As a little thing of four or five Bernice had been wont to lie on her stomach and draw men and animals of action and character. When still in her teens, and sent abroad by public subscription because of her promise, she met other budding geniuses contemptuous of her ability to catch resemblance: merely photographic, they said. She had succumbed to the fashion of portraying things seen in terms of things imagined—many of them evidently in nightmares or licentious orgies. She had for a time been infected with "modern" ideas, which had at least shaken her out of mere convention and the frustrations of an inartistic and middle-class environment.
this scene was marvellously captured by Bernice later. The setting was the snow-gum in her bridal bloom and her powdered grey-blue trunk and Alice-blue twigs beside the grey of the men's hut, with the grindstone in one corner and kookaburras above.
The same men returned to him year after year. He had a picked squad of shearers that shore on all his places. The married men brought their sons to him as soon as they could handle axe or shears. He inspired in the berated native working men, who never thought of addressing him as "sir", a voluntary loyalty approaching that of feudal retainers shaped by generations of servitude.
After dinner the men engaged in a game of five hundred. Bernice retired to her bed on the veranda to be guarded by the blackbutts and snow-gums, fairy-like in their perfumed blossom in the dim light of the stars, and the Southern Cross so near and kind that it seemed as if it could be plucked from the sky.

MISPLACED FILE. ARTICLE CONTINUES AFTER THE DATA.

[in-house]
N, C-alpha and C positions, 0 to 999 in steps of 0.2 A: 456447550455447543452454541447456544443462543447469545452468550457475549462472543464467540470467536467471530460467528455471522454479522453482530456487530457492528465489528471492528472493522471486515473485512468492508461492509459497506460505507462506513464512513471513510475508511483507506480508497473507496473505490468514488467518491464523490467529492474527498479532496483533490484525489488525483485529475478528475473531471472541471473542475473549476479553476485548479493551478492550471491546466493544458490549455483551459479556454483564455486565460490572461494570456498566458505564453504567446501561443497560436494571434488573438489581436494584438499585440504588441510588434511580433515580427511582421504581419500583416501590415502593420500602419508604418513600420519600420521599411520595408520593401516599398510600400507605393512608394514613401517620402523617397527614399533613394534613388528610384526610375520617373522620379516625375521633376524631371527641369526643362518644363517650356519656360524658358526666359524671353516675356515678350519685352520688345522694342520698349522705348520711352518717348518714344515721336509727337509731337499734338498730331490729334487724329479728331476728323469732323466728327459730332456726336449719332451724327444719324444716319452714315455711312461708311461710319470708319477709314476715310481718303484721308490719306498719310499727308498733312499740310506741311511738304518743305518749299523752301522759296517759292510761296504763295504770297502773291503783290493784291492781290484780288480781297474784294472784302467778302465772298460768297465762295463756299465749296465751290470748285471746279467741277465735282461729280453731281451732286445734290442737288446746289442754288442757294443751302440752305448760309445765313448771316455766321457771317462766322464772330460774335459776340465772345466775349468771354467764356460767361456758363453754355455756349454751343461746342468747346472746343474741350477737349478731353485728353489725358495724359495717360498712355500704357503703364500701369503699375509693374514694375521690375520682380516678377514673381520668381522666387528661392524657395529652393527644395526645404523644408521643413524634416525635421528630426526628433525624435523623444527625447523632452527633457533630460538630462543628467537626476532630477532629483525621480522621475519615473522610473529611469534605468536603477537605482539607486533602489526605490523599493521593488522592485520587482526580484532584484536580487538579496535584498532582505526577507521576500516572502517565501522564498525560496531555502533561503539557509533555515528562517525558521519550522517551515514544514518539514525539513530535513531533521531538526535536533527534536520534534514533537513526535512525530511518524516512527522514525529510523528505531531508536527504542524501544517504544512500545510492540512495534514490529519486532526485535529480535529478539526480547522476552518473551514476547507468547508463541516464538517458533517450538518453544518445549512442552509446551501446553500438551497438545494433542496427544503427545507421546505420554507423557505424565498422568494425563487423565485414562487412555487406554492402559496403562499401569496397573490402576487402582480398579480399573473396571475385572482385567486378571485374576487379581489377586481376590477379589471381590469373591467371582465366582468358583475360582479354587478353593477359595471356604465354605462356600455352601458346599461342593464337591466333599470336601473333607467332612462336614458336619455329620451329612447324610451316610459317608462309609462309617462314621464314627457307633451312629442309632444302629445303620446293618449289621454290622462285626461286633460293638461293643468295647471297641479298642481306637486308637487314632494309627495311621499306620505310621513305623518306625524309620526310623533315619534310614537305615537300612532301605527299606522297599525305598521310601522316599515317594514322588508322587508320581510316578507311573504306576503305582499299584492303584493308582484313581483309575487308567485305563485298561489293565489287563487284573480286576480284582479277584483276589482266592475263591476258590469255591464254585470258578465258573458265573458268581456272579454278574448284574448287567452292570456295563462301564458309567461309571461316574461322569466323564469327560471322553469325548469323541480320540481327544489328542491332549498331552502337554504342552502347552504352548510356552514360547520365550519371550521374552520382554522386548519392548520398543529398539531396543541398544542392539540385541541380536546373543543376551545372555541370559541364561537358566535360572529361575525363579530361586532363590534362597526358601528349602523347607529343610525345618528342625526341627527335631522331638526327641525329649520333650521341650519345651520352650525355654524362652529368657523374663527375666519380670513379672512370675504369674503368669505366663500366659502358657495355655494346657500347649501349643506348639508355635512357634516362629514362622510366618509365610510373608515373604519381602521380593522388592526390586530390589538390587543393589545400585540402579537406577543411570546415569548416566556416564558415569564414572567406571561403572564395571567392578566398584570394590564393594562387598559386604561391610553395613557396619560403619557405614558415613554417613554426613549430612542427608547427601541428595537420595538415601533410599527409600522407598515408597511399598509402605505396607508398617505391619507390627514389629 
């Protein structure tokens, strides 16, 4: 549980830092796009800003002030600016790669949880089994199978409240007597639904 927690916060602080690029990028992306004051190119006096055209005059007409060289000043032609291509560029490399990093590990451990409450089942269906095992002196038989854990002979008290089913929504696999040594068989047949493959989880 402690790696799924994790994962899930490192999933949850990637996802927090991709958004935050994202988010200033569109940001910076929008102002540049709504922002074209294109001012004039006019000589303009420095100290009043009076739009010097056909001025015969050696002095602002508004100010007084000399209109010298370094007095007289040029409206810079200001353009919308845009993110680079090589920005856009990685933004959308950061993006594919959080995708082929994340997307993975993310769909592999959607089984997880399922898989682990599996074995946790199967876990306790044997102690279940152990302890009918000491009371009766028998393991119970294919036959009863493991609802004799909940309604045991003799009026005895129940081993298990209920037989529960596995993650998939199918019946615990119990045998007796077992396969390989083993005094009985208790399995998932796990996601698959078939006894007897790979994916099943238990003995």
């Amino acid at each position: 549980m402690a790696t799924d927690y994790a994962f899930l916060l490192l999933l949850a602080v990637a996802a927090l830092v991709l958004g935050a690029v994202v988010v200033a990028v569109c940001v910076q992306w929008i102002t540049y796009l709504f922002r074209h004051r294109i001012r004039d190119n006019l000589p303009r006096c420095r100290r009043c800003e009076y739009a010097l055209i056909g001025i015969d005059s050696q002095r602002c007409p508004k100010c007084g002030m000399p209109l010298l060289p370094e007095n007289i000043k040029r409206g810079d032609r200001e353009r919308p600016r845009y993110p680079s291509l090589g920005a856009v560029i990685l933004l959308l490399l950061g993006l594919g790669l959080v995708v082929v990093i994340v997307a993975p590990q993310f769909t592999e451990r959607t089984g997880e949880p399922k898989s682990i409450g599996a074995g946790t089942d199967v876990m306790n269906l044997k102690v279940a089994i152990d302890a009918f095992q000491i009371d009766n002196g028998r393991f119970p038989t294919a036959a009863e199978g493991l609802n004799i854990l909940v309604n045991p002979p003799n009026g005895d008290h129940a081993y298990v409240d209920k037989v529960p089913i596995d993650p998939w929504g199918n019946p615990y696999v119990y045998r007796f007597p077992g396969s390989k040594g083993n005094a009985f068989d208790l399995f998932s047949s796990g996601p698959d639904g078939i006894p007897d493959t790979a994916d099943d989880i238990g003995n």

"Thank God for the kookaburras and magpies, for the sun and trees and whole world of blossom, and especially for the tea-tree and the creek, and all this wide and heavenly country with no awful people to drive one to distraction."
A few months of days in the surf or at the zoo, the moving pictures or the theatre, and Burberry's soul wilted like frost-bitten pumpkin-vines under the realization that he was of no importance in Sydney and had nothing to do.
"Good lord! I was like a cockatoo in a cage," he explained to Labosseer. "There isn't a blasted thing to do in those beastly suburbs. Nothing but that infernal idleness that rots a man, and among a crowd of bally imbeciles who don't know a gummy ewe from a two-tooth wether hogget, or a heifer from a cow, or a store beast from a fat, when they see it."
Mr Ced Spires: "You can't live by work alone."
Miss Bernice Gaylord: "My work is the most important thing in the world to me."
Mr Spires: "But they all say that love is the most important thing in life to a woman."
Miss Gaylord: "Men have made up that yarn because they want it to be so."
The need was for painters and novelists, as well as the ungifted, to break out of the established rut. A way must be found to suggest this different atmosphere both in picture and story—a fresh contribution must be made to technique.
"It's high time that scenes that foreigners and English know nothing about were recorded for a change."
I suspect this was one of the reasons why her work was not widely appreciated at the time. Europeans (and many Australians) considered Australia a cultural back-water, cringe-worthy and incapable of any kind of unique creativity. Some still do.
As far as I can estimate, Australian life—and I suppose it's the same all over the world—rests on inflated values, and can't last....Fellows I've had here for the summer have stayed in the winter and made ten or fifteen pounds, even twenty pounds a week. And do they save that money to better themselves? Not a bit of it!
Gentlemen at Gyang Gyang was rather fun in the end. Like Franklin, I love our country's unique beauty and I appreciated her efforts to bring this to light in a literary way. I will certainly have a go at her other Brent of Bin Bin books.